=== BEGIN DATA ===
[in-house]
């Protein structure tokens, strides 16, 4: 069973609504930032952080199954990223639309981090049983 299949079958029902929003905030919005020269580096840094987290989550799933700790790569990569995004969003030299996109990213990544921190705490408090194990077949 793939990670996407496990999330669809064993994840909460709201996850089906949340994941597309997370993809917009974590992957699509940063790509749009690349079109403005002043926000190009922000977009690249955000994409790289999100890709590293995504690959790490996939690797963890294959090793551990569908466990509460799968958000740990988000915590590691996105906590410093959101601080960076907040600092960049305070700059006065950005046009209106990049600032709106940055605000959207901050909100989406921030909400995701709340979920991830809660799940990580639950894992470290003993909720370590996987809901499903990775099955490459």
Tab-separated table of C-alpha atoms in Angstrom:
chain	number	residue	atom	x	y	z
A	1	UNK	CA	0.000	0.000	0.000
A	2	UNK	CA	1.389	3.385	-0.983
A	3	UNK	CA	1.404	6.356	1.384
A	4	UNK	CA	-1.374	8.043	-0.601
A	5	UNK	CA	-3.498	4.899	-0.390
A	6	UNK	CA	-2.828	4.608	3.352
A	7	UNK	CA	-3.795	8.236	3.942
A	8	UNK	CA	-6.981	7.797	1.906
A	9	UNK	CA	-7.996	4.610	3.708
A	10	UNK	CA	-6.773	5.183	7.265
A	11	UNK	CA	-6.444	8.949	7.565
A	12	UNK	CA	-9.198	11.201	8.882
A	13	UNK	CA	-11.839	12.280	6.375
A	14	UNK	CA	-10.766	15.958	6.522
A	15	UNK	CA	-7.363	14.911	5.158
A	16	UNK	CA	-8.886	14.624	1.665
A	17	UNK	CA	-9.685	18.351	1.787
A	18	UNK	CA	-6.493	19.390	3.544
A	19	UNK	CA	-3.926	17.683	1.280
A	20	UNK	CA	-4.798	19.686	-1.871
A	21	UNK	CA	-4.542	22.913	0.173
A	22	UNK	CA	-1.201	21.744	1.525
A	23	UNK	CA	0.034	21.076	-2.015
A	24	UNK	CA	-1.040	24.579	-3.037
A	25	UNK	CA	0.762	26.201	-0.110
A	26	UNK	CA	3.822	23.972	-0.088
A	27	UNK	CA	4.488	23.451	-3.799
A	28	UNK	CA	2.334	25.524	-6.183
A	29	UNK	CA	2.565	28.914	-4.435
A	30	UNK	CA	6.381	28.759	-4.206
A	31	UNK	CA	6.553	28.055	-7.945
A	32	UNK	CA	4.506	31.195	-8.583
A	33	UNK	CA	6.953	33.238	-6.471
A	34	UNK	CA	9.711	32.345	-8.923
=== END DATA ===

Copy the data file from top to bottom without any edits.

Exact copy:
[in-house]
């Protein structure tokens, strides 16, 4: 069973609504930032952080199954990223639309981090049983 299949079958029902929003905030919005020269580096840094987290989550799933700790790569990569995004969003030299996109990213990544921190705490408090194990077949 793939990670996407496990999330669809064993994840909460709201996850089906949340994941597309997370993809917009974590992957699509940063790509749009690349079109403005002043926000190009922000977009690249955000994409790289999100890709590293995504690959790490996939690797963890294959090793551990569908466990509460799968958000740990988000915590590691996105906590410093959101601080960076907040600092960049305070700059006065950005046009209106990049600032709106940055605000959207901050909100989406921030909400995701709340979920991830809660799940990580639950894992470290003993909720370590996987809901499903990775099955490459």
Tab-separated table of C-alpha atoms in Angstrom:
chain	number	residue	atom	x	y	z
A	1	UNK	CA	0.000	0.000	0.000
A	2	UNK	CA	1.389	3.385	-0.983
A	3	UNK	CA	1.404	6.356	1.384
A	4	UNK	CA	-1.374	8.043	-0.601
A	5	UNK	CA	-3.498	4.899	-0.390
A	6	UNK	CA	-2.828	4.608	3.352
A	7	UNK	CA	-3.795	8.236	3.942
A	8	UNK	CA	-6.981	7.797	1.906
A	9	UNK	CA	-7.996	4.610	3.708
A	10	UNK	CA	-6.773	5.183	7.265
A	11	UNK	CA	-6.444	8.949	7.565
A	12	UNK	CA	-9.198	11.201	8.882
A	13	UNK	CA	-11.839	12.280	6.375
A	14	UNK	CA	-10.766	15.958	6.522
A	15	UNK	CA	-7.363	14.911	5.158
A	16	UNK	CA	-8.886	14.624	1.665
A	17	UNK	CA	-9.685	18.351	1.787
A	18	UNK	CA	-6.493	19.390	3.544
A	19	UNK	CA	-3.926	17.683	1.280
A	20	UNK	CA	-4.798	19.686	-1.871
A	21	UNK	CA	-4.542	22.913	0.173
A	22	UNK	CA	-1.201	21.744	1.525
A	23	UNK	CA	0.034	21.076	-2.015
A	24	UNK	CA	-1.040	24.579	-3.037
A	25	UNK	CA	0.762	26.201	-0.110
A	26	UNK	CA	3.822	23.972	-0.088
A	27	UNK	CA	4.488	23.451	-3.799
A	28	UNK	CA	2.334	25.524	-6.183
A	29	UNK	CA	2.565	28.914	-4.435
A	30	UNK	CA	6.381	28.759	-4.206
A	31	UNK	CA	6.553	28.055	-7.945
A	32	UNK	CA	4.506	31.195	-8.583
A	33	UNK	CA	6.953	33.238	-6.471
A	34	UNK	CA	9.711	32.345	-8.923